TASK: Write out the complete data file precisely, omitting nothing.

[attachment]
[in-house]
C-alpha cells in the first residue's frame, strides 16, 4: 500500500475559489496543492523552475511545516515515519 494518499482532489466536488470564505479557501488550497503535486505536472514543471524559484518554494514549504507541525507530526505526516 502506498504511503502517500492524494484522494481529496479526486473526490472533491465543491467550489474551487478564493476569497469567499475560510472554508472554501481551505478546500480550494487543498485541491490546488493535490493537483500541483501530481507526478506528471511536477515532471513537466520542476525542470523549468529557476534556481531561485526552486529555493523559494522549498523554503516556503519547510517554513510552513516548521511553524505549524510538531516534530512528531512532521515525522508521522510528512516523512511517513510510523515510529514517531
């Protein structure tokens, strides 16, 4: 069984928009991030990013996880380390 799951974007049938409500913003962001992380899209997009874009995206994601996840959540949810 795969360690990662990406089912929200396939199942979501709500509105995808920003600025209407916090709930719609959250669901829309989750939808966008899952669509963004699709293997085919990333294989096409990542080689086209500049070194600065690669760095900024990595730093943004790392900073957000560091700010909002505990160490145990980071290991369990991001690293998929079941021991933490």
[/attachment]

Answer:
[in-house]
C-alpha cells in the first residue's frame, strides 16, 4: 500500500475559489496543492523552475511545516515515519 494518499482532489466536488470564505479557501488550497503535486505536472514543471524559484518554494514549504507541525507530526505526516 502506498504511503502517500492524494484522494481529496479526486473526490472533491465543491467550489474551487478564493476569497469567499475560510472554508472554501481551505478546500480550494487543498485541491490546488493535490493537483500541483501530481507526478506528471511536477515532471513537466520542476525542470523549468529557476534556481531561485526552486529555493523559494522549498523554503516556503519547510517554513510552513516548521511553524505549524510538531516534530512528531512532521515525522508521522510528512516523512511517513510510523515510529514517531
């Protein structure tokens, strides 16, 4: 069984928009991030990013996880380390 799951974007049938409500913003962001992380899209997009874009995206994601996840959540949810 795969360690990662990406089912929200396939199942979501709500509105995808920003600025209407916090709930719609959250669901829309989750939808966008899952669509963004699709293997085919990333294989096409990542080689086209500049070194600065690669760095900024990595730093943004790392900073957000560091700010909002505990160490145990980071290991369990991001690293998929079941021991933490």